On one of the shelves in my study is an old pocket bible.  It belonged to the first person for whom I took a funeral. He died without next-of-kin, and the care home where he was a resident asked if I would like to have it, otherwise it would just be thrown away.  It turns out that I am the fourth owner: the bible previously belonged to the chap’s father, who was called Fred.  Fred in turn received it from the Tabernacle Sunday School ‘on his promotion to the bible class’ in 1903.

As humans, it’s natural to pass things on.  In fact, much of the time we can’t help but pass things on.  Some of these things are good and healthy. Sadly, some aren’t: we need no reminding in the current season of what can pass between one human and the next.

Whilst most of us will have mementoes and keepsakes from people we’ve known and loved, often the things that ‘pass on’ to us are less tangible, but far more important. I have very few physical objects to remind me of my late mum, but the unseen things she gave to me – unconditional love, a listening ear, the value of gentleness, a love of music and books – are with me all the time, and have changed my life for the better.  I hope that I can likewise pass these on to my own children, and maybe others too.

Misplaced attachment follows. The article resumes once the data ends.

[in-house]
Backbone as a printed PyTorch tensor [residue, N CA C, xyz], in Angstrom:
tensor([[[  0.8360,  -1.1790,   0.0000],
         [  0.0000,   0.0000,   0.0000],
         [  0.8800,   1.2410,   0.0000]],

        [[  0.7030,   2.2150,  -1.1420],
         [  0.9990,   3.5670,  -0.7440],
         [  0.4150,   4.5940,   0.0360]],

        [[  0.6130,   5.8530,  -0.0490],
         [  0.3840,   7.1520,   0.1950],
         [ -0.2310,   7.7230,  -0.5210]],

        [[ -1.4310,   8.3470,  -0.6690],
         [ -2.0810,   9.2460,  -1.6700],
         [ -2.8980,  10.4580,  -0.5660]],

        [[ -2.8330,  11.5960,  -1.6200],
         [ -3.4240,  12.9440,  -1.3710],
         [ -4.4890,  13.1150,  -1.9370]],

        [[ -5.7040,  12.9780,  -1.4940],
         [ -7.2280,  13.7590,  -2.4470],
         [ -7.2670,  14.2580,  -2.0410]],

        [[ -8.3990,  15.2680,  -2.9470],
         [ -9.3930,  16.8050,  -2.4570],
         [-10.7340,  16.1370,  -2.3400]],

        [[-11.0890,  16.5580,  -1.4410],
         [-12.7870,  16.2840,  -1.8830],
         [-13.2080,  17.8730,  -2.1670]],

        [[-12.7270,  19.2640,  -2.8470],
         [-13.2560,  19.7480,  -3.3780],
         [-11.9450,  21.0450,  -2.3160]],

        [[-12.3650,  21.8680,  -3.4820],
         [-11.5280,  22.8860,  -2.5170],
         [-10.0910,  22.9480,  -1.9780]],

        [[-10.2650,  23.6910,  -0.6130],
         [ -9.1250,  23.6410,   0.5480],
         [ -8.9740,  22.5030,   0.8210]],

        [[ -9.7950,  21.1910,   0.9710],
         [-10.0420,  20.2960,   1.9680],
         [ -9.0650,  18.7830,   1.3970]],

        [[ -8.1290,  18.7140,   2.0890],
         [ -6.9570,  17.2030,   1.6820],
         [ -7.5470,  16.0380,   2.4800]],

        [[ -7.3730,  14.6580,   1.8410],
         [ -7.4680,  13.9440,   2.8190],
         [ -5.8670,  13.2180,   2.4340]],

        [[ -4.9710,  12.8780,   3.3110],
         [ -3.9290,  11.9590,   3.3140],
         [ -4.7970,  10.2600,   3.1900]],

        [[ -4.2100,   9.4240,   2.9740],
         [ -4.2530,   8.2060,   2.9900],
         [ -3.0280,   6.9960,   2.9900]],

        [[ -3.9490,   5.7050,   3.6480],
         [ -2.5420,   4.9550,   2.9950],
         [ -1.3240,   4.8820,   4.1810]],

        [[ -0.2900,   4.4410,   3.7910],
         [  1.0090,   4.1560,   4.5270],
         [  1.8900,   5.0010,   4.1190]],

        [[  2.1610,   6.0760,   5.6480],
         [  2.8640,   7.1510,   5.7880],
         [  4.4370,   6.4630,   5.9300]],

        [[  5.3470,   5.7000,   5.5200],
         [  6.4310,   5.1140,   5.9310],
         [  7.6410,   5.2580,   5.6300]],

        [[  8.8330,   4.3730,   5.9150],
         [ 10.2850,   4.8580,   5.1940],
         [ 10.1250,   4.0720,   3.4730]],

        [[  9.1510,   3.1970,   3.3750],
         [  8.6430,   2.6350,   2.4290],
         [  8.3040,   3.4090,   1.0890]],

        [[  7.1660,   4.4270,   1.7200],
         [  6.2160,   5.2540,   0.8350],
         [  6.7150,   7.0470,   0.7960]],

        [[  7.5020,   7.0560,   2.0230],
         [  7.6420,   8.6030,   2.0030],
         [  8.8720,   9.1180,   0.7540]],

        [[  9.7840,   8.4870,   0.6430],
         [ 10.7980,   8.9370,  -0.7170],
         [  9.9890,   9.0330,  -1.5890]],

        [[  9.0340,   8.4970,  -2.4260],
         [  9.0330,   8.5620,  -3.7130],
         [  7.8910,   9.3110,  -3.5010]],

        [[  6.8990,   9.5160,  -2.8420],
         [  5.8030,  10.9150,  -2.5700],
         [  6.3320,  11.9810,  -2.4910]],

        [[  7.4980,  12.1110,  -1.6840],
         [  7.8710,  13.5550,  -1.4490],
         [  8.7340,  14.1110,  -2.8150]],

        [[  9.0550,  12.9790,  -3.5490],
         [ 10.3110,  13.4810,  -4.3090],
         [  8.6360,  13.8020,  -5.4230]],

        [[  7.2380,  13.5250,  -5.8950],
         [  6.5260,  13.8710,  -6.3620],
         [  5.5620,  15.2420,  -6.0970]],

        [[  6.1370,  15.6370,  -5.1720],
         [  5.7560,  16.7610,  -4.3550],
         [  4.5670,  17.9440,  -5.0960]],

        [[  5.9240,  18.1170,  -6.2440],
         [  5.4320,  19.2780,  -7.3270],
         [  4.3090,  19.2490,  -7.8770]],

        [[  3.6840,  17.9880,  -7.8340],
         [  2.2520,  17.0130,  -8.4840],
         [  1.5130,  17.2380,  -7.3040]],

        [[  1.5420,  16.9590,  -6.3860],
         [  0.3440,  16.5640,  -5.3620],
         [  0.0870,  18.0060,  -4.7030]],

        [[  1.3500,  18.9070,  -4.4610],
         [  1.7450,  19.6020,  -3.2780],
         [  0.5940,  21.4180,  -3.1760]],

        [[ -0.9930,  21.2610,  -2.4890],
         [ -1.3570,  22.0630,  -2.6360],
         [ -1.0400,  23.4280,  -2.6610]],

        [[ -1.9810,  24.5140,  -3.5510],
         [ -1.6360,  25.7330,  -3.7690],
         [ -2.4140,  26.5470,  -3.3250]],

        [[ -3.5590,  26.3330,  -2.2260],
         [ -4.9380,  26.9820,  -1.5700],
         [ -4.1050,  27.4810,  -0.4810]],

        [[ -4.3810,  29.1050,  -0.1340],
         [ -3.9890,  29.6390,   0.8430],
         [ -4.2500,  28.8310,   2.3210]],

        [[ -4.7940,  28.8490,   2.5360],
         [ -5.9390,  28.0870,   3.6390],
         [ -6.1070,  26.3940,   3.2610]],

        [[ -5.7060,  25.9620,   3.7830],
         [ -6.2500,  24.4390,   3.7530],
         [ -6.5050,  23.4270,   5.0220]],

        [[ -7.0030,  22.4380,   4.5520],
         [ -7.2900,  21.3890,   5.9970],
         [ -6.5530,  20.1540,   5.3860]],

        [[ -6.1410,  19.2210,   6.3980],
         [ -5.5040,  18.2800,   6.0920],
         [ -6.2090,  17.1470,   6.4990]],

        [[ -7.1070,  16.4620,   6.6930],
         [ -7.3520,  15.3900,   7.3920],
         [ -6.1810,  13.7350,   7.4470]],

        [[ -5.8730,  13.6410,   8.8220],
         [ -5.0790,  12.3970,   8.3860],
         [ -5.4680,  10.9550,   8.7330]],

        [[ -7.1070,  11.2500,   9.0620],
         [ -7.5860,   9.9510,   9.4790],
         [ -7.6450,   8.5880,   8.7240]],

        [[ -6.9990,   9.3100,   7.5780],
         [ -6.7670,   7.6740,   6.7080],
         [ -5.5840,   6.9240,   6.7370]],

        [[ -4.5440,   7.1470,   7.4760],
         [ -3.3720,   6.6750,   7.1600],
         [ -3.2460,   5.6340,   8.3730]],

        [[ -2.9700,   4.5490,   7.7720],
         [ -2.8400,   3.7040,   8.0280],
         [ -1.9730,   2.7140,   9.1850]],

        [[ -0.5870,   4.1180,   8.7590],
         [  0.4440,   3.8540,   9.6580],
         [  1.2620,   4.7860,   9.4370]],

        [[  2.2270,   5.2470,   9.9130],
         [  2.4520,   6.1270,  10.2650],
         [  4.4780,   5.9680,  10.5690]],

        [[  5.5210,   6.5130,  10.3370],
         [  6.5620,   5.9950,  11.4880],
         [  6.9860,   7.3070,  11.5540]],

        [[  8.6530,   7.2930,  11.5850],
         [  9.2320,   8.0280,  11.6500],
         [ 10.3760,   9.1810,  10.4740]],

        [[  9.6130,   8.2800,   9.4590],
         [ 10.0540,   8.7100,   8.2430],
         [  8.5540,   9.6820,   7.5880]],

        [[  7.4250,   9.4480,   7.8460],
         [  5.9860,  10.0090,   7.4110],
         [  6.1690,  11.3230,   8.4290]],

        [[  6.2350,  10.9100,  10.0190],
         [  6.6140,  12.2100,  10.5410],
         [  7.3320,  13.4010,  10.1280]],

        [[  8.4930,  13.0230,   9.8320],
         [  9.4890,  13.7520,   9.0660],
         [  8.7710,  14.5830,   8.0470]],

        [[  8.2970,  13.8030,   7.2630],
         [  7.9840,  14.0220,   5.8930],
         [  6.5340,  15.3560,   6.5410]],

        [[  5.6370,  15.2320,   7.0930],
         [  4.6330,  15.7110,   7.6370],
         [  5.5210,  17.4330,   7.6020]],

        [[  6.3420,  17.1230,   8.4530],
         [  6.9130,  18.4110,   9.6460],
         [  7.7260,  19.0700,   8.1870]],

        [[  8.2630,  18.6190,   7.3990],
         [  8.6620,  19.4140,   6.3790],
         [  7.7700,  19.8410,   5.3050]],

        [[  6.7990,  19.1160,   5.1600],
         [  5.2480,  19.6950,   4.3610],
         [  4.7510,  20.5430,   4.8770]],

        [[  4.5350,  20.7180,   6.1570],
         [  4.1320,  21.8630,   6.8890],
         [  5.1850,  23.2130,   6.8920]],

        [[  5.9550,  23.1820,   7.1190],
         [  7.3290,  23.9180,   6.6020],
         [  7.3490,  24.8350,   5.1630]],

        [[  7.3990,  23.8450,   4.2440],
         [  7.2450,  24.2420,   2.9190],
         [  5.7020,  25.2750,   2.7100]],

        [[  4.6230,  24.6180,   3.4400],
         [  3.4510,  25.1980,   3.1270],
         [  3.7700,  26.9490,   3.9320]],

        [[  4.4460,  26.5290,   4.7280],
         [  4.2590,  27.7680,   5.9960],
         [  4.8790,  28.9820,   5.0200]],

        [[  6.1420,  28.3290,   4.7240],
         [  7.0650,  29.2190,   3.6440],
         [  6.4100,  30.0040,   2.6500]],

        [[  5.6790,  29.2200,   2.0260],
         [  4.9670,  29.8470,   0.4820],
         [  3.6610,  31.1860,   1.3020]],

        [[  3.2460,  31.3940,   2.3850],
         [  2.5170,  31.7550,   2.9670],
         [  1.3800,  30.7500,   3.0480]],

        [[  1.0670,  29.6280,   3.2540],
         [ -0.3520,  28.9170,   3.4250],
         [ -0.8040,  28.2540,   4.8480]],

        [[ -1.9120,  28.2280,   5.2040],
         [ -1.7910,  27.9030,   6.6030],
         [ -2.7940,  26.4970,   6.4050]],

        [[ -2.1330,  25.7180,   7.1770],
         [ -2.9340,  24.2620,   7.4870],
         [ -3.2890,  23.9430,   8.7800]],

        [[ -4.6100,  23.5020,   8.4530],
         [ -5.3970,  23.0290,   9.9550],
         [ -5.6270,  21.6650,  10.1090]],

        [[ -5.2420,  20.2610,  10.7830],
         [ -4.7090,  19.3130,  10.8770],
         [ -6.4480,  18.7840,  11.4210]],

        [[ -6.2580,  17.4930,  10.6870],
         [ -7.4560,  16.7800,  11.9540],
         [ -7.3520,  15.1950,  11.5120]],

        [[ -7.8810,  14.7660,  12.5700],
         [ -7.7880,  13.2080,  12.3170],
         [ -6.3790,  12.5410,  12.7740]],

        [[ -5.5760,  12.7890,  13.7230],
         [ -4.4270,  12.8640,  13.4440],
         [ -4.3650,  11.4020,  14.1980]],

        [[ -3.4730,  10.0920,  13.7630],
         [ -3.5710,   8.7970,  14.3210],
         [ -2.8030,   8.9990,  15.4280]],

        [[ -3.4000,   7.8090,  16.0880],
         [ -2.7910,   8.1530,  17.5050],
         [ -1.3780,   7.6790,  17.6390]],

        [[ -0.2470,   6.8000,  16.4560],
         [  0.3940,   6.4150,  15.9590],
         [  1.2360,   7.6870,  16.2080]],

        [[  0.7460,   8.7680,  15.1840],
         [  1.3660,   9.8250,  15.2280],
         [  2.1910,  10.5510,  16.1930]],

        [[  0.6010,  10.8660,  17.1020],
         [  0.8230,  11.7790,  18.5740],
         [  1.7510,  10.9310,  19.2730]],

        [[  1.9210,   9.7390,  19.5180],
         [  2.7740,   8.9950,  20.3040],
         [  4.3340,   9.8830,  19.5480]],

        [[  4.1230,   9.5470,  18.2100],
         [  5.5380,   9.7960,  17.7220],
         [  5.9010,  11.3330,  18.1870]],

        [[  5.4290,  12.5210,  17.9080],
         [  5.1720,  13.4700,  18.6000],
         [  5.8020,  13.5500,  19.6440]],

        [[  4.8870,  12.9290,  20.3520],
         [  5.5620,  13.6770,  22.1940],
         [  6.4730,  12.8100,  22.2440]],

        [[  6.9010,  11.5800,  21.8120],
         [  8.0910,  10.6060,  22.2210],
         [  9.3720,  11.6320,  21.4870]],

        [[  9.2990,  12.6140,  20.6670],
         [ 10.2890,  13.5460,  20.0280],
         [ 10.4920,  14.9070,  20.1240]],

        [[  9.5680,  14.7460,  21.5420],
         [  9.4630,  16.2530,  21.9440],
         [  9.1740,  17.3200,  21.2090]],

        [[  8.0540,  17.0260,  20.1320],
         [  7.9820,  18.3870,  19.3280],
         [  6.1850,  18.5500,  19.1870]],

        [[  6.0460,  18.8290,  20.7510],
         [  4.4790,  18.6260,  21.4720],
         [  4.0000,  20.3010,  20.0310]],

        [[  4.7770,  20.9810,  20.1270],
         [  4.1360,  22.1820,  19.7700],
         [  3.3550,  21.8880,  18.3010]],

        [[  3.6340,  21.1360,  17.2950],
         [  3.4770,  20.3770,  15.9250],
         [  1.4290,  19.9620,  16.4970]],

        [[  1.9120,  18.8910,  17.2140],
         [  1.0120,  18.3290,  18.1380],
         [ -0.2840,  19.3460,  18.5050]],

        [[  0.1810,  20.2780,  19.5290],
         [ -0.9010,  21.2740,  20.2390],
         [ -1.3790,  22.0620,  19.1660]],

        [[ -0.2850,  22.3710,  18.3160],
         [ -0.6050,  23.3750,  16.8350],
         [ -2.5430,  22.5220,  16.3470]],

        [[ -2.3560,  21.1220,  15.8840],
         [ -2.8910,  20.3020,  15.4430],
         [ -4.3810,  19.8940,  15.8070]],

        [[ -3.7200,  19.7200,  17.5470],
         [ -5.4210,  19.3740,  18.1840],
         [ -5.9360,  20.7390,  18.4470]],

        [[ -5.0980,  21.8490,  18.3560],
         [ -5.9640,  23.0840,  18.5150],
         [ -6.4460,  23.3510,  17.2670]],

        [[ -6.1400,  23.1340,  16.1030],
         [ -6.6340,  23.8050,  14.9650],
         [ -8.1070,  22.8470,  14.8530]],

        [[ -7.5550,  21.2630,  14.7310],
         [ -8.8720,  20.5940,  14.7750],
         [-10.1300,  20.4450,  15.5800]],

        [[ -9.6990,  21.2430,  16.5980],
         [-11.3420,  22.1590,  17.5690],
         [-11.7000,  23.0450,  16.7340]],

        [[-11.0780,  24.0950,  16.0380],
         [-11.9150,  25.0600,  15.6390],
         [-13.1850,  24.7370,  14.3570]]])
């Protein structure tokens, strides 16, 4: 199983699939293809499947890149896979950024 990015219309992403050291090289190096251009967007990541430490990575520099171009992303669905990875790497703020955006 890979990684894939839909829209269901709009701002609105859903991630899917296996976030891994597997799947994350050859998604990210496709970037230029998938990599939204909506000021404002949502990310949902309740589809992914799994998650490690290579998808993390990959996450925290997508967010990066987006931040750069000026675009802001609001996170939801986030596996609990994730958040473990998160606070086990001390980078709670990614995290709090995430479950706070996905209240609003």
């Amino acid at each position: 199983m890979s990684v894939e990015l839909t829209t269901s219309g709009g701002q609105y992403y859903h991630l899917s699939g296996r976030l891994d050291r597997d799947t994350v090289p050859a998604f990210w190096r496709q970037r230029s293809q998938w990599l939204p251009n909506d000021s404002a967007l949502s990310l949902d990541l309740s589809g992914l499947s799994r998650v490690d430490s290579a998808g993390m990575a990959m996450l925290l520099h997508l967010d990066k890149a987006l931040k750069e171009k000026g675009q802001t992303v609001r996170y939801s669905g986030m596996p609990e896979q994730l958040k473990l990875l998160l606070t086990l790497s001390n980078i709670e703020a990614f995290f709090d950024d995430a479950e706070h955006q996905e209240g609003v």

In today’s reading we see something else pass on from one human to the next – this time, it is the Spirit of God.  The great prophet Elijah’s life and ministry is coming to an end, and his young protégé Elisha is about to take over the reins.  As the two prepare to part ways, Elijah asks him one last question: ‘what would you like from me?’  Elisha’s answer is unusual but inspiring: ‘A double portion of your spirit.’  God is obviously pleased with this answer, as Elisha inherits exactly as requested.

Now whilst we must admit that the circumstances of this story are unusual – not many of us get taken up in a whirlwind to heaven – nevertheless, the process by which the Spirit ‘transfers’ from Elijah to Elisha is not so strange as we might think. It was the common practice of the early church to commission new leaders by laying hands on them, and likewise, the ‘laying of hands’ has typically characterised the Christian ministry of healing too.  Whilst the Spirit is always a gift of God and cannot be bought, enhanced or manipulated by humans, the Spirit can be conferred prayerfully and under God’s direction between one human and the next.  After all, the Spirit’s purpose is to glorify Jesus and when we pray for healing, or commission new leaders, Jesus is glorified.

Take a moment today to give thanks for those who have blessed you, who have conferred God’s grace to you, whose friendship and leadership have helped you grow in the spiritual life.  And perhaps, reflect too on who you might in turn be able to bless.  Pass it on!